I don’t care for talk about debts owed to soldiers as I think it easily shades over into glorification of the military and warfare in itself, if it ever meant anything else. But I know that most people feel differently. Accepting the premise for the sake of argument, we come to an immediate problem. The monuments to the Confederate military and leadership could only commemorate the bloody price paid for freedom and to forge the modern United States if those Confederates paid the blood dues out of the bodies of members of the United States military. This reading, however perverse, has the apparently esoteric virtue of comporting with history. I say esoteric because having identified the monuments under threat by implication, the Trust’s petition then tries to distract us from them:

Recognizing this debt, generations of Americans up to this day have built memorials honoring those who served in the military and have fallen in battle. These monuments are silent sentinels recognizing the soldiers who crossed the frozen Delaware River with Washington, fought amid the boulder-strewn hillsides of Gettysburg, served in the trenches of Vicksburg and Petersburg, landed on the beaches of Normandy and the islands of the Pacific, and most recently served in the deserts of Afghanistan and Iraq.

Leaving aside my pacifism, I understand the debt that people feel to those who died fighting the good fight. Surely this debt arises from their participation under the banner of a just cause and in service to noble aims. Those aims might not fit with a clear understanding of preserving American freedoms, of course. My grandfather fought on islands in the Pacific against an enemy that did not in any meaningful sense threaten American freedoms. Neither the Japanese, nor the Germans, nor the Italians, proposed to launch grand invasions of American soil, conquer it, overthrow the American government, and replace it with one created in their own image. But we all know the monstrous crimes of Nazi Germany. The Japanese did similarly horrific, if less industrialized, things in China and the Pacific. Defeating them served the cause of freedom generally.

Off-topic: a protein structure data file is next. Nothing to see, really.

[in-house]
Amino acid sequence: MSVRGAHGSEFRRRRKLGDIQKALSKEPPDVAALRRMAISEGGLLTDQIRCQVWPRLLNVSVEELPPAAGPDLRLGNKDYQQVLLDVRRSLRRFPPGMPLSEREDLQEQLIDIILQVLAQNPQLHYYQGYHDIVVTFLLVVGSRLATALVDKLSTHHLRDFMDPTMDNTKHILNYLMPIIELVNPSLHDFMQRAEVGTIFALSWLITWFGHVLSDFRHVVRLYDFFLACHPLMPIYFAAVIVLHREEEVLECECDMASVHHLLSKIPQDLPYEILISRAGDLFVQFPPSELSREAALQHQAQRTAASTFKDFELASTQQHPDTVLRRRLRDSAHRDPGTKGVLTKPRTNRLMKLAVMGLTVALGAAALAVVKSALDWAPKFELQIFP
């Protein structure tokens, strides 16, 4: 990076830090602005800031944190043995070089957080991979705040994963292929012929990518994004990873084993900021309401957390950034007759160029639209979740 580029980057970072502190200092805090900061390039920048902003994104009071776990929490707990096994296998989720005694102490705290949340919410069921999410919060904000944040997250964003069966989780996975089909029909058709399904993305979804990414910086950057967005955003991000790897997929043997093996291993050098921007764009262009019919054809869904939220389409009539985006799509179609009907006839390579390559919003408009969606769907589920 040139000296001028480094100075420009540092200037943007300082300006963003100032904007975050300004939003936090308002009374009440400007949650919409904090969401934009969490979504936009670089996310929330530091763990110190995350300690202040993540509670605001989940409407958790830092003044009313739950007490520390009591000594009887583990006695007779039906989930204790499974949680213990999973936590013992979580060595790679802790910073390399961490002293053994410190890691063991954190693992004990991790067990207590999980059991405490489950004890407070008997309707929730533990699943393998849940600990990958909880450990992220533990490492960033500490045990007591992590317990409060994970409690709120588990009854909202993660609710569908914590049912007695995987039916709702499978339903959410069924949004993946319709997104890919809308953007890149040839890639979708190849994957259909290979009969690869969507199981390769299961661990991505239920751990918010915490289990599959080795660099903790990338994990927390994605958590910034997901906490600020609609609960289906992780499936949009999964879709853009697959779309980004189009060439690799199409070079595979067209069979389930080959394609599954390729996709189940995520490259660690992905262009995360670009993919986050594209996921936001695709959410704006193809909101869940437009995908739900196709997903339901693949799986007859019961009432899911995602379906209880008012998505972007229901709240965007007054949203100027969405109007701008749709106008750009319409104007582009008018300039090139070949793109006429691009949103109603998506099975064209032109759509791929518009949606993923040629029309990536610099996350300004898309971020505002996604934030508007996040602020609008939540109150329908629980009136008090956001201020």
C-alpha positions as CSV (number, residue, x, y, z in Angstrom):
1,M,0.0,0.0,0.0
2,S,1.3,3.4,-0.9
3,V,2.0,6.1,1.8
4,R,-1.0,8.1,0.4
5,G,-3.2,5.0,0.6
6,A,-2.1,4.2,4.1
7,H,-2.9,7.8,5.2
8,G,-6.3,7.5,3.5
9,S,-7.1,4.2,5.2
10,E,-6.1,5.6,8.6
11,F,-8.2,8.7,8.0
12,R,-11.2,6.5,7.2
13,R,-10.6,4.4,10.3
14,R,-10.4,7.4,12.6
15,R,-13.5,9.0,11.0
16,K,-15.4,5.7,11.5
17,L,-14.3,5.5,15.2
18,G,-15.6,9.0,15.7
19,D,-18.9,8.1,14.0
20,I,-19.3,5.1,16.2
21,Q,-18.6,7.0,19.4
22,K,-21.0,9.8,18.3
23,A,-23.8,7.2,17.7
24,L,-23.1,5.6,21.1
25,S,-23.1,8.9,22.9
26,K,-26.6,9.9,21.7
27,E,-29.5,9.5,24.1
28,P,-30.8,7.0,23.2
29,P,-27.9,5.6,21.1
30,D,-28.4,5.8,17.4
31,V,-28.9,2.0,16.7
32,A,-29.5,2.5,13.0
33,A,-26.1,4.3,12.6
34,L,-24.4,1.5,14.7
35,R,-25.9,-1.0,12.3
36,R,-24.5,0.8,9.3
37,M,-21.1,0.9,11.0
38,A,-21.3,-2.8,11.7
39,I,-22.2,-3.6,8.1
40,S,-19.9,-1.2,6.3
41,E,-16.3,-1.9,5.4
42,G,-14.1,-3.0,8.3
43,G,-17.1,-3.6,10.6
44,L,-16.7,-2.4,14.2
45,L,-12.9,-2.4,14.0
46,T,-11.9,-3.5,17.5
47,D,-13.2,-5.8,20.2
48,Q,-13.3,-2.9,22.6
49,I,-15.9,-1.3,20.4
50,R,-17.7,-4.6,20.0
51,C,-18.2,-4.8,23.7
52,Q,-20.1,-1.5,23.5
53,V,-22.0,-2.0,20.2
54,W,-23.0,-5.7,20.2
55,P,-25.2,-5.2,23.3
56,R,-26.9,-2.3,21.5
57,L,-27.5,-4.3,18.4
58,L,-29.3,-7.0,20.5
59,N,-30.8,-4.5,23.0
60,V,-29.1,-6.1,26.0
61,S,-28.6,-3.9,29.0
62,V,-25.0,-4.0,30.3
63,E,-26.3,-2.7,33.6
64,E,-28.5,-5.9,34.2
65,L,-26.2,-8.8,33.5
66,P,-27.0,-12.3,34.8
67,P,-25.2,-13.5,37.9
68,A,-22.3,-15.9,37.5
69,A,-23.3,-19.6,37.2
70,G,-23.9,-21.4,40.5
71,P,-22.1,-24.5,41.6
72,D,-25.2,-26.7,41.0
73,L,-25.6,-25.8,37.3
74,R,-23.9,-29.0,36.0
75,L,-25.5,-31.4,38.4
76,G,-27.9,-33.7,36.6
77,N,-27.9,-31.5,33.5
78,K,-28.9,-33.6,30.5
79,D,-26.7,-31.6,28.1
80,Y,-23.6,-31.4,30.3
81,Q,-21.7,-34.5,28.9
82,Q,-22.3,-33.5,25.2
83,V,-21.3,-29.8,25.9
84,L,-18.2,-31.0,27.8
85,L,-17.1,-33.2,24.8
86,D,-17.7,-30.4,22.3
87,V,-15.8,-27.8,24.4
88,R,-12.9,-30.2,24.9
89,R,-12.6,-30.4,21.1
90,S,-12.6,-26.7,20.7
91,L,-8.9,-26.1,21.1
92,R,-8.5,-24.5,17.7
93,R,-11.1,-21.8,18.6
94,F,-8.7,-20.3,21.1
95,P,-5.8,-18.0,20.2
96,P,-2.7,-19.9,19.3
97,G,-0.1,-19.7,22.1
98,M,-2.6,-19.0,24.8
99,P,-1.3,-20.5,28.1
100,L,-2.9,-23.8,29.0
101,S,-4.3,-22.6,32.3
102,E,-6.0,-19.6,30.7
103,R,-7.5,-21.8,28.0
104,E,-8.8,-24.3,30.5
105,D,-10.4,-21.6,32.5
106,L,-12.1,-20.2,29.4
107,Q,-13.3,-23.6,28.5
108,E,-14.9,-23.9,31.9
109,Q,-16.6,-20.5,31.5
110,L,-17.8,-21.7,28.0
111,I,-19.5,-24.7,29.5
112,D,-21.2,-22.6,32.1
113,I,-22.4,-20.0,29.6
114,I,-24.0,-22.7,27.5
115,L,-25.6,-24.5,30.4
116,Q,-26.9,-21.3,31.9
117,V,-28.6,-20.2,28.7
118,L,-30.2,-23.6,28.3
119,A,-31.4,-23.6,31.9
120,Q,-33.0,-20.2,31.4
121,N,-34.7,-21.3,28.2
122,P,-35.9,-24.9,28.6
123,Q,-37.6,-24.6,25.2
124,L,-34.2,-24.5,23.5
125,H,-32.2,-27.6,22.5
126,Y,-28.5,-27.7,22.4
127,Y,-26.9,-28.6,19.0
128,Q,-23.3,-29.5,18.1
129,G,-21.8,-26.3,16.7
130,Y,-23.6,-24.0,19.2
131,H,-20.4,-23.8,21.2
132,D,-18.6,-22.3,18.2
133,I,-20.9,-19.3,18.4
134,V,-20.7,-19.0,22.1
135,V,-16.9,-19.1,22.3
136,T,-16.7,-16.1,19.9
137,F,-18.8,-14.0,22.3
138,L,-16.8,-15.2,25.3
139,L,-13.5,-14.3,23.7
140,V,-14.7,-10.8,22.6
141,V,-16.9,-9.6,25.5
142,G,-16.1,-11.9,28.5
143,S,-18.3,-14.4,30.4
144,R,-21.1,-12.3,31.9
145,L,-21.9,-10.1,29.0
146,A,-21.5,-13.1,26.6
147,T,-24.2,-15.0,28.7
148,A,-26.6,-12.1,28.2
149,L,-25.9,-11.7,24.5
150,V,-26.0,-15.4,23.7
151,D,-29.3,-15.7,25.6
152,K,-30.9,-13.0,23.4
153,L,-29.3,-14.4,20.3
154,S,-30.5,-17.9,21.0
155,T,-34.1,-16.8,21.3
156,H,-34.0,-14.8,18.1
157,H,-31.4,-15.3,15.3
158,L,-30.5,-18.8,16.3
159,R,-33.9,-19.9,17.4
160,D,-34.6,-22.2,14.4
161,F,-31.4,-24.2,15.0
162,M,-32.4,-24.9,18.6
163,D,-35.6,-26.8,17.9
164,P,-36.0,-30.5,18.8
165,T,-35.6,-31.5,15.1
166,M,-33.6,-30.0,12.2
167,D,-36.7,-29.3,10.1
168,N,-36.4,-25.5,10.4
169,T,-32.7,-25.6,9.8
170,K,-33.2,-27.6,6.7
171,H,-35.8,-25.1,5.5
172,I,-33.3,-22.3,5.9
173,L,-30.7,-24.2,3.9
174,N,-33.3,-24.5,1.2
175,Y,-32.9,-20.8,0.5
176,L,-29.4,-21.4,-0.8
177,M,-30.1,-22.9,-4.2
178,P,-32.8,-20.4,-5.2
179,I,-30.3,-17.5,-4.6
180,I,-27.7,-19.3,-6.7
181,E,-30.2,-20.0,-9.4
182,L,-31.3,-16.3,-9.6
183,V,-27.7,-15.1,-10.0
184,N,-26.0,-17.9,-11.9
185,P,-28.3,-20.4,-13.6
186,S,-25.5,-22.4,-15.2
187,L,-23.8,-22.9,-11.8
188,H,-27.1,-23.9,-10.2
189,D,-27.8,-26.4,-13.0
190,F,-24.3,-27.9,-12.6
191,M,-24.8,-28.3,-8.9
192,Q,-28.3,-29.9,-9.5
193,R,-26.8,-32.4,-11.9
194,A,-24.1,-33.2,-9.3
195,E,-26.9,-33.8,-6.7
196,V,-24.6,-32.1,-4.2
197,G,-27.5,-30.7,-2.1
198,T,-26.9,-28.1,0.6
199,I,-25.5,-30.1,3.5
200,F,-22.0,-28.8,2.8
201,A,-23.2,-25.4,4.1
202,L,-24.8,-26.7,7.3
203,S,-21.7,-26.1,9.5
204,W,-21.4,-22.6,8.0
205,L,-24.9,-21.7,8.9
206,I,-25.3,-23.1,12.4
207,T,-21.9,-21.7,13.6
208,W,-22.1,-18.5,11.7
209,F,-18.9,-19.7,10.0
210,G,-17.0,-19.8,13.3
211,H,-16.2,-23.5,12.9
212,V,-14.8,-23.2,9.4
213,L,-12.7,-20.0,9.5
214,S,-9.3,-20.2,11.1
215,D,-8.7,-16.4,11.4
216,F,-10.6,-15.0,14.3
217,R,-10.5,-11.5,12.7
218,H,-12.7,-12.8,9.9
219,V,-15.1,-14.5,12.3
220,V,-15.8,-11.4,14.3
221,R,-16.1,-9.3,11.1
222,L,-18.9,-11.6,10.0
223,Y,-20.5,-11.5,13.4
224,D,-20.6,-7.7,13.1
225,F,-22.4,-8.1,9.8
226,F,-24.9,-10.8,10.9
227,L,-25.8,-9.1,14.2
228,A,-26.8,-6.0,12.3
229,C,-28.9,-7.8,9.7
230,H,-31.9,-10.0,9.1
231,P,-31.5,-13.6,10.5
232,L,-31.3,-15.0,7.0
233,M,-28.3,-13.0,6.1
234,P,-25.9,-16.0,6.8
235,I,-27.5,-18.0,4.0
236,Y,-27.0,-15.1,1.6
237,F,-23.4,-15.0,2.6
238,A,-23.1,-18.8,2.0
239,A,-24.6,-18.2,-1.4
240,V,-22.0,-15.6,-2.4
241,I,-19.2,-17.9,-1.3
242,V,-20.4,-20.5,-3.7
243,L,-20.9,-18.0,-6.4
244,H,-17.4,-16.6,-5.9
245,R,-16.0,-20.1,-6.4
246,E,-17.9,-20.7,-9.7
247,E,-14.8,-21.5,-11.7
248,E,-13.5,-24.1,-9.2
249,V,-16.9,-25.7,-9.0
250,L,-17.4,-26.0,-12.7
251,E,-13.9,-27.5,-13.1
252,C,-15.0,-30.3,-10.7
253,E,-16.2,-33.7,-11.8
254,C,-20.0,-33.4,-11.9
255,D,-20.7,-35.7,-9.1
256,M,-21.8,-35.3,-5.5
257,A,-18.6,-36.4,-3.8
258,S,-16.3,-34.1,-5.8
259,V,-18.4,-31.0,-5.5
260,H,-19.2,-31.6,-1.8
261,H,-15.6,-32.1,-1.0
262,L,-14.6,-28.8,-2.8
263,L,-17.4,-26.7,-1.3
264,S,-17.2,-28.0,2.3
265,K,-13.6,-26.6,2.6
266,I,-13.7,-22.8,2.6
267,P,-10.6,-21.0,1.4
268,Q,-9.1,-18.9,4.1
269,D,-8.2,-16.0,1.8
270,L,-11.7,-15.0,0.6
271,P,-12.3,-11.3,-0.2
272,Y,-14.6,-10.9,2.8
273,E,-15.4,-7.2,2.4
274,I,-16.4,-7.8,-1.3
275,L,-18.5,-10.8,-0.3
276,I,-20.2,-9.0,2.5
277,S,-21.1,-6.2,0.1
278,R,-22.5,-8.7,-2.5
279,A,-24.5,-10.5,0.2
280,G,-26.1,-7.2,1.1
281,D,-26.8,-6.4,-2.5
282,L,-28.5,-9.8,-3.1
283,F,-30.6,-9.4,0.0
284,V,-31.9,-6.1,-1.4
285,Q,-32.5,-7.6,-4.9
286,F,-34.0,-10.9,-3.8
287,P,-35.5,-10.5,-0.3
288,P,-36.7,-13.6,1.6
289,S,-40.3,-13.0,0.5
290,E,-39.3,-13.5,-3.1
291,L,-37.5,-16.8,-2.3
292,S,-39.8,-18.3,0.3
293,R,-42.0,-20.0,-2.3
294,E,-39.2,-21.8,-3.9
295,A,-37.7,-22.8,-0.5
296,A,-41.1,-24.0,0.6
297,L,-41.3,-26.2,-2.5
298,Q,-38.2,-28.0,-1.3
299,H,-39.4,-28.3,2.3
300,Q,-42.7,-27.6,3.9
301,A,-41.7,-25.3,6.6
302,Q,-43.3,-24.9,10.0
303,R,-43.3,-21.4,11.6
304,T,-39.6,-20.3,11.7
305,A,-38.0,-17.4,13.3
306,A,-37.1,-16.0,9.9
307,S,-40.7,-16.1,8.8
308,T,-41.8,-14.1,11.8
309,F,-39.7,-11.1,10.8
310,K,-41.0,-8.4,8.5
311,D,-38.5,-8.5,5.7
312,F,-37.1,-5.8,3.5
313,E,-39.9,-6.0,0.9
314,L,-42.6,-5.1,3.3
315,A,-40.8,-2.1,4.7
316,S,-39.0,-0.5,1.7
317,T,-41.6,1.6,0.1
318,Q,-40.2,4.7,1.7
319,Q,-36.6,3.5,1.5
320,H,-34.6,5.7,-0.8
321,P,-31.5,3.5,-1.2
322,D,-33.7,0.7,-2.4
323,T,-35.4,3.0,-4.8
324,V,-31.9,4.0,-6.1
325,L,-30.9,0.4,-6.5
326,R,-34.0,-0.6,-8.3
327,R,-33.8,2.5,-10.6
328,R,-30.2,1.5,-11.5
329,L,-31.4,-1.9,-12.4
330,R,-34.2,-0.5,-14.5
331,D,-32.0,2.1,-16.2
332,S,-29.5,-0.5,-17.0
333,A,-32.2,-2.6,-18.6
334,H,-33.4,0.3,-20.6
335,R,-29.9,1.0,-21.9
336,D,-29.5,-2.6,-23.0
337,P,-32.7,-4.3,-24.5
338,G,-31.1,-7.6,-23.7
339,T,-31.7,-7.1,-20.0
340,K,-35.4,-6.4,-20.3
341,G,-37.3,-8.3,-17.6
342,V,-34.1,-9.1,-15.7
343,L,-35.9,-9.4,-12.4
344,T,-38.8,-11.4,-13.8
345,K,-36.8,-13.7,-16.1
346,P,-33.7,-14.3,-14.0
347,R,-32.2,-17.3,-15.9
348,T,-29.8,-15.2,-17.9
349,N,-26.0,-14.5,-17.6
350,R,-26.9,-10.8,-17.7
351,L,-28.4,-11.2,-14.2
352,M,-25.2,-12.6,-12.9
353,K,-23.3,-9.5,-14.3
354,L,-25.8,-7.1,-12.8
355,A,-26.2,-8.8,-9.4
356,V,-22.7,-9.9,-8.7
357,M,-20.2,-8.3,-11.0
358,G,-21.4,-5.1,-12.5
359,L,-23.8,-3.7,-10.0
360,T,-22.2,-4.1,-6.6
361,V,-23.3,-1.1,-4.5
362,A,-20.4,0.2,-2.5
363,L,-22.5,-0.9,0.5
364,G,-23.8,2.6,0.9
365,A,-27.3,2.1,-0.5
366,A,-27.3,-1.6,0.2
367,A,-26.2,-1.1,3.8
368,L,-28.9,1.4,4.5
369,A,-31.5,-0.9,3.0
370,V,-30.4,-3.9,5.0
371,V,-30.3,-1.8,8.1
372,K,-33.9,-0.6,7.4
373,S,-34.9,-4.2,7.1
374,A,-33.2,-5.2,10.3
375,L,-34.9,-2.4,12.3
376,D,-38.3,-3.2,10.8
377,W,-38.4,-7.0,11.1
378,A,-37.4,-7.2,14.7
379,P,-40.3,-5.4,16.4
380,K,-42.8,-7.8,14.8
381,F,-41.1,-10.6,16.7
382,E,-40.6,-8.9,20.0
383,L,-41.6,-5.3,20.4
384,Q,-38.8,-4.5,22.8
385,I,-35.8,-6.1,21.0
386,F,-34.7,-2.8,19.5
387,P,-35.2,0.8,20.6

If all of that holds true, then how must we read the references to Gettysburg, Vicksburg, and Petersburg? The Trust doesn’t go into specifics; it means for us to take the dead of those battles indiscriminately, the United States Colored Troops who died in the Crater as much martyrs to freedom as the men in gray who killed them. Somehow, both slavery’s soldiers and the solders who ultimately fought to destroy slavery had equally noble causes. We owe this debt alike to both parties. Only one freedom concerned the Confederacy and the Confederates: the freedom to enslave. If this counts as a nobility, then I propose we cultivate meaner virtues.

The Trust tells us

It is important to remember that many of these memorials are historic in their own right some more than 200 years old. In countless instances, these monuments were erected by the veterans themselves, who wanted to remember their leaders, their units and their fallen comrades. Many of these memorials were also paid for not with public money but through small dollar donations made by survivors and local citizens, determined to give of their limited means to honor the military.